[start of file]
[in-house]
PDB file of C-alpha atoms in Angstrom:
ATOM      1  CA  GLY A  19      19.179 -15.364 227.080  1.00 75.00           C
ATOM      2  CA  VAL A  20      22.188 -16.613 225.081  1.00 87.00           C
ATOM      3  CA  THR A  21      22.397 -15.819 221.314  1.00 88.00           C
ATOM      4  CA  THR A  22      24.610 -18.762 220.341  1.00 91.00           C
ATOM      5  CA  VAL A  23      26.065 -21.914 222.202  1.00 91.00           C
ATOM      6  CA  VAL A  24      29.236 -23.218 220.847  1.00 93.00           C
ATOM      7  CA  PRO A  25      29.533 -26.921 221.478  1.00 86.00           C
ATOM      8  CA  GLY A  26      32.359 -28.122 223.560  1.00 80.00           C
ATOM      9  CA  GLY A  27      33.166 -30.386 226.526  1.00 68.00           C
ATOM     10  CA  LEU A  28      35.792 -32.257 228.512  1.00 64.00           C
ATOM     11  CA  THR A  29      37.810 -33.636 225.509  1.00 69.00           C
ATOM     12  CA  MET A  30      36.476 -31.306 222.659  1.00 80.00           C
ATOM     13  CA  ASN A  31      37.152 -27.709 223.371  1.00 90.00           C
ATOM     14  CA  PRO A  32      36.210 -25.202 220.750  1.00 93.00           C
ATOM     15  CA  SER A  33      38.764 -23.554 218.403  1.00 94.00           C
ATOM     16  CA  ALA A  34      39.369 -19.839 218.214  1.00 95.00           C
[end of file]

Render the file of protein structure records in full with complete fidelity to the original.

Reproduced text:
[in-house]
PDB file of C-alpha atoms in Angstrom:
ATOM      1  CA  GLY A  19      19.179 -15.364 227.080  1.00 75.00           C
ATOM      2  CA  VAL A  20      22.188 -16.613 225.081  1.00 87.00           C
ATOM      3  CA  THR A  21      22.397 -15.819 221.314  1.00 88.00           C
ATOM      4  CA  THR A  22      24.610 -18.762 220.341  1.00 91.00           C
ATOM      5  CA  VAL A  23      26.065 -21.914 222.202  1.00 91.00           C
ATOM      6  CA  VAL A  24      29.236 -23.218 220.847  1.00 93.00           C
ATOM      7  CA  PRO A  25      29.533 -26.921 221.478  1.00 86.00           C
ATOM      8  CA  GLY A  26      32.359 -28.122 223.560  1.00 80.00           C
ATOM      9  CA  GLY A  27      33.166 -30.386 226.526  1.00 68.00           C
ATOM     10  CA  LEU A  28      35.792 -32.257 228.512  1.00 64.00           C
ATOM     11  CA  THR A  29      37.810 -33.636 225.509  1.00 69.00           C
ATOM     12  CA  MET A  30      36.476 -31.306 222.659  1.00 80.00           C
ATOM     13  CA  ASN A  31      37.152 -27.709 223.371  1.00 90.00           C
ATOM     14  CA  PRO A  32      36.210 -25.202 220.750  1.00 93.00           C
ATOM     15  CA  SER A  33      38.764 -23.554 218.403  1.00 94.00           C
ATOM     16  CA  ALA A  34      39.369 -19.839 218.214  1.00 95.00           C